At school or college:
If you want to go to university, A-levels or Highers in drama and theatre, English, film studies or media studies are useful. Or you might want to take the following Level 3 vocational qualifications:
- OCR Cambridge Technical Diploma/Extended Diploma in Performing Arts
- BTEC National Diploma/Extended Diploma in Performing Arts
- BTEC National Extended Diploma in Creative Digital Media Production
- If you want to go straight into a job, the following Level 3 vocational qualifications will equip you:
- Aim Awards Diploma in Creative and Digital Media
- OCR Technical Diploma in Digital Media (Moving Image and Audio Production)
- BTEC National Diploma in Film and Television Production
- BTEC National Diploma in Film and Television Visual Effects
- RSL Diploma/Extended Diploma in Creative and Performing Arts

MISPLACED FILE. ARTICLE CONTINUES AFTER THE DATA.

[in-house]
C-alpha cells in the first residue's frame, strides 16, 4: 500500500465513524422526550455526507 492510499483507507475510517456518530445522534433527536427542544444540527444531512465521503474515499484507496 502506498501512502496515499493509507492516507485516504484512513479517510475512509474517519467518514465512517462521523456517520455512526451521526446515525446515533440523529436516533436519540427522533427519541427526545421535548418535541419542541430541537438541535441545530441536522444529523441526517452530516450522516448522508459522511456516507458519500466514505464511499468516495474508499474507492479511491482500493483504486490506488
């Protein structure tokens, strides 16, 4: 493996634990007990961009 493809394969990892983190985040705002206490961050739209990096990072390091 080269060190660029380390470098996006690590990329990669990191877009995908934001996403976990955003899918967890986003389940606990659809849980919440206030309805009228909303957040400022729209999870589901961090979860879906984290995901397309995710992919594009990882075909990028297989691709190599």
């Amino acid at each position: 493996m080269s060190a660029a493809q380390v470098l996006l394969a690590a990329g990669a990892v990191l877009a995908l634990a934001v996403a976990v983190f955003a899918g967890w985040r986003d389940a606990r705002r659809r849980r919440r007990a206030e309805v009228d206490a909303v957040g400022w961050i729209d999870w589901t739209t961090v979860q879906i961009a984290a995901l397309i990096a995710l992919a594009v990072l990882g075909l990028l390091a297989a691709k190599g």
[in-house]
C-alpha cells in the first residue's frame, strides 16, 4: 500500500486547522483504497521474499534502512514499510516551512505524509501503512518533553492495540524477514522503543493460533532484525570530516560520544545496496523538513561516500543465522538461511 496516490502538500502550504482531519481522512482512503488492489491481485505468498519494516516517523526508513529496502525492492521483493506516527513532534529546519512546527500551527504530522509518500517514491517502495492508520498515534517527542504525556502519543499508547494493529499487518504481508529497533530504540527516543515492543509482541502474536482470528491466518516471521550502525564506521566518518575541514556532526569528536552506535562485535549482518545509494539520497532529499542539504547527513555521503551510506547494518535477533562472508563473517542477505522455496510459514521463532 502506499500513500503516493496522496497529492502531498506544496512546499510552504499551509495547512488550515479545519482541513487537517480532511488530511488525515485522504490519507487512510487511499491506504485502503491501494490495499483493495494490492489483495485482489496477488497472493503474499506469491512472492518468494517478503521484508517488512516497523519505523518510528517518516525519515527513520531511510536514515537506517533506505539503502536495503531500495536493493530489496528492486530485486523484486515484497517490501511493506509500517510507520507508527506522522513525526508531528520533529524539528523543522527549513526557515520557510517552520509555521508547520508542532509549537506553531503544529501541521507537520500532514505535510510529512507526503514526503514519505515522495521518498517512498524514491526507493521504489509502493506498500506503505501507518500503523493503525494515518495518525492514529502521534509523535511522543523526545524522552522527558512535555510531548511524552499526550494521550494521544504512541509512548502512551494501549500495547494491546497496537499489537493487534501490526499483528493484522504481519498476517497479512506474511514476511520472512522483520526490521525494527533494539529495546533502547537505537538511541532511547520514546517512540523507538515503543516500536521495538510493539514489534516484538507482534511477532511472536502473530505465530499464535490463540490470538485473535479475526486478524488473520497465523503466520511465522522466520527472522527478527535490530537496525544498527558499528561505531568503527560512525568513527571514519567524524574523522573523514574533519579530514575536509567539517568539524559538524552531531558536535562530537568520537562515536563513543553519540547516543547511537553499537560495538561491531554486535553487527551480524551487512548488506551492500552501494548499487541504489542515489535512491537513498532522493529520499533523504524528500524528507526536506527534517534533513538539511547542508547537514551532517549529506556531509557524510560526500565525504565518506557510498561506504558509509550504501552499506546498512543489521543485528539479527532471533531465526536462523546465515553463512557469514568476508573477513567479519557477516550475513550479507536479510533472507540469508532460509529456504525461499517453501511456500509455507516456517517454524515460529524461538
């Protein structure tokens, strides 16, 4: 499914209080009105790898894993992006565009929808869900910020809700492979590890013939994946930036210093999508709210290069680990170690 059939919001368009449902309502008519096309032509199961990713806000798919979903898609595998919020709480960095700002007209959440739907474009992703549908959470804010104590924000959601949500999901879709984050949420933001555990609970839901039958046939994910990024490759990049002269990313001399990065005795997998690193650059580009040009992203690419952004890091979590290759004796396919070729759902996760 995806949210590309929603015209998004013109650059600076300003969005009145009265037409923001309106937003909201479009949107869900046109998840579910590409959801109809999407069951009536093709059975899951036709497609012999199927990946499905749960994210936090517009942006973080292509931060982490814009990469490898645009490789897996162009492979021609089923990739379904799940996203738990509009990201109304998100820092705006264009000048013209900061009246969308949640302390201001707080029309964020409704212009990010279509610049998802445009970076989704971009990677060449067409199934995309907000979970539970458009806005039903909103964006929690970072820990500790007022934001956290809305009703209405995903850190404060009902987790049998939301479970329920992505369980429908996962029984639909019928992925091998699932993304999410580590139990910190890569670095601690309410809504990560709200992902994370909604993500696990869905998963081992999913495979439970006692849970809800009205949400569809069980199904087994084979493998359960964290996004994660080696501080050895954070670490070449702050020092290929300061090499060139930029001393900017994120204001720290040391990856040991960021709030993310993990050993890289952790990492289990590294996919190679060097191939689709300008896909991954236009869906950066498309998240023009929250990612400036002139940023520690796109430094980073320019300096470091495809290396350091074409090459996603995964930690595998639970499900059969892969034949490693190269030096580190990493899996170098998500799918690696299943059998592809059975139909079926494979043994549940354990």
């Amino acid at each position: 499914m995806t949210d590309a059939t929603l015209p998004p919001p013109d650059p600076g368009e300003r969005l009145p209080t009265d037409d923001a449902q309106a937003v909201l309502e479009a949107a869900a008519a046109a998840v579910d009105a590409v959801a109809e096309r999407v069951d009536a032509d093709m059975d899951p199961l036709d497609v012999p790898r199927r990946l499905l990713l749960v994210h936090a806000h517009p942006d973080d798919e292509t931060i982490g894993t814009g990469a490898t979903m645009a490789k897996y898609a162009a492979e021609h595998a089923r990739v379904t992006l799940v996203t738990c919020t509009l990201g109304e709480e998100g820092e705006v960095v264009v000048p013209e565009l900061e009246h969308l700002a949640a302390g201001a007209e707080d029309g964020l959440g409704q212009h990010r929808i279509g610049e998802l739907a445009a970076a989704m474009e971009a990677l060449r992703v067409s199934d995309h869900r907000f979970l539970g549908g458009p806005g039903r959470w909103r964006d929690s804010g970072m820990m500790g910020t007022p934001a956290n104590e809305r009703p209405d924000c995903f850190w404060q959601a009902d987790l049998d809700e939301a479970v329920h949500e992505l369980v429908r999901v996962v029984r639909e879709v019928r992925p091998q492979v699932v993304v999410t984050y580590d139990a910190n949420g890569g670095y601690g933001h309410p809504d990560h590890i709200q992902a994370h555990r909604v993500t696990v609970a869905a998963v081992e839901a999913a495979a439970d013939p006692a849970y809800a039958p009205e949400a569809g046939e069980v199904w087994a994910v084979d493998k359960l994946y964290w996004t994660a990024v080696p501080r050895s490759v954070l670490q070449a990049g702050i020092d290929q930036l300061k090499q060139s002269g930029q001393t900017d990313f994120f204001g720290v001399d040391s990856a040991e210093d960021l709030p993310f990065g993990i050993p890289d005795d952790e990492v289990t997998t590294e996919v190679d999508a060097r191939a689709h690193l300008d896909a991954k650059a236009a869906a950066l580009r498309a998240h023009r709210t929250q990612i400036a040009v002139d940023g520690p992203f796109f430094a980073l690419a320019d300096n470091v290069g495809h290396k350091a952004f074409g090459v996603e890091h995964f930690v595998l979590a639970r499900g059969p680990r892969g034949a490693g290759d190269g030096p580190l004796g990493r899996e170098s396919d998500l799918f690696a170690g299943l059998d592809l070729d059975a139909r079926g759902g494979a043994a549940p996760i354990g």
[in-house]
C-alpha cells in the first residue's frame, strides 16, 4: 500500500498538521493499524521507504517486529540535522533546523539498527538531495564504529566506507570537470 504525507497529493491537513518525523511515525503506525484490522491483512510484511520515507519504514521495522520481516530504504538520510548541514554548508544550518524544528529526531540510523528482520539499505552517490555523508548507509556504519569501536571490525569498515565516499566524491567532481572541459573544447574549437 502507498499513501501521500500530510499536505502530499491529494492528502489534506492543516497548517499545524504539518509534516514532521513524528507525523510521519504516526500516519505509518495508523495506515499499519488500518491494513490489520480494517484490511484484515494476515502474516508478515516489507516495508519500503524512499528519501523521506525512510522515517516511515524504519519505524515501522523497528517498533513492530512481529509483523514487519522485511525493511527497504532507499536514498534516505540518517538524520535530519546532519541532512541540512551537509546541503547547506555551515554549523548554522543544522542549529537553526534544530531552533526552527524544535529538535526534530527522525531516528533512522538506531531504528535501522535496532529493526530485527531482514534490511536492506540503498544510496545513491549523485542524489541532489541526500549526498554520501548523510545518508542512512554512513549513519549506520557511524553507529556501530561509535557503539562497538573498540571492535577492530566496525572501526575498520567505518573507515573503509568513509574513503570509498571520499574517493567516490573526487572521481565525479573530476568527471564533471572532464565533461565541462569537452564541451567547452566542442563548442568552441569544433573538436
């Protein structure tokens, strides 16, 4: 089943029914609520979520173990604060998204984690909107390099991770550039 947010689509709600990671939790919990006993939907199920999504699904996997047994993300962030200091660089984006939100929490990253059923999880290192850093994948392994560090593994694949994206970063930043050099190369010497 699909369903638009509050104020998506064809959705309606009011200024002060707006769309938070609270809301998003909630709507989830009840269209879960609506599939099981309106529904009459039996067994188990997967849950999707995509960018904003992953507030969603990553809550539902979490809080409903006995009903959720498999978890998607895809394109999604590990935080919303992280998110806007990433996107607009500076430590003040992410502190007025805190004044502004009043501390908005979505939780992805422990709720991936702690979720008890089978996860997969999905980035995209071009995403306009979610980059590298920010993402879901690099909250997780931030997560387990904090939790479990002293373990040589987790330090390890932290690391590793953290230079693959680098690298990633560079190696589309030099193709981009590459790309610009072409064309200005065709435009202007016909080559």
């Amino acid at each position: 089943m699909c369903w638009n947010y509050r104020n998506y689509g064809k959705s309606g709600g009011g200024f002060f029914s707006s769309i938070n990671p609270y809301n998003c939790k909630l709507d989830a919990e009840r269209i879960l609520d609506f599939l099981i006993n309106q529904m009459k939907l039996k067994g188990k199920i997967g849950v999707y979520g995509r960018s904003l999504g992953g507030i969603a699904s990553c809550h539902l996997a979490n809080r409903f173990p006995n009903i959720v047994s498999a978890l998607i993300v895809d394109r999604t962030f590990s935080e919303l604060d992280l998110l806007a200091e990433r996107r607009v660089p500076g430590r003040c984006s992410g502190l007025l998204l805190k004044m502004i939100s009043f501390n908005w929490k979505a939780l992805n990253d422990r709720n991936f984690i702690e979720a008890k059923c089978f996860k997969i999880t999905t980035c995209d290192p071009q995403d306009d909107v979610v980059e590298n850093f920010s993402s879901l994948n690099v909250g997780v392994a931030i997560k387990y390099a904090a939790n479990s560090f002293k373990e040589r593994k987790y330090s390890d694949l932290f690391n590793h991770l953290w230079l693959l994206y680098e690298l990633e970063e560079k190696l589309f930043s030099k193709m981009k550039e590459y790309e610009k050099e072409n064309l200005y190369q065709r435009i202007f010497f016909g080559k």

- UAL Diploma/Extended Diploma in Creative Media Production and Technology
- UAL Diploma/Extended Diploma in Performing and Production Arts
Get a degree:
A degree in media studies, film production or film history will equip you with knowledge and experience of cinema or television and production sets. Have a look at ScreenSkills’ list of recommended courses and select one in film and TV. We recognise courses with our ScreenSkills Select award where they offer training in the relevant software, dedicated time to building a portfolio and have strong links with the film and TV industries.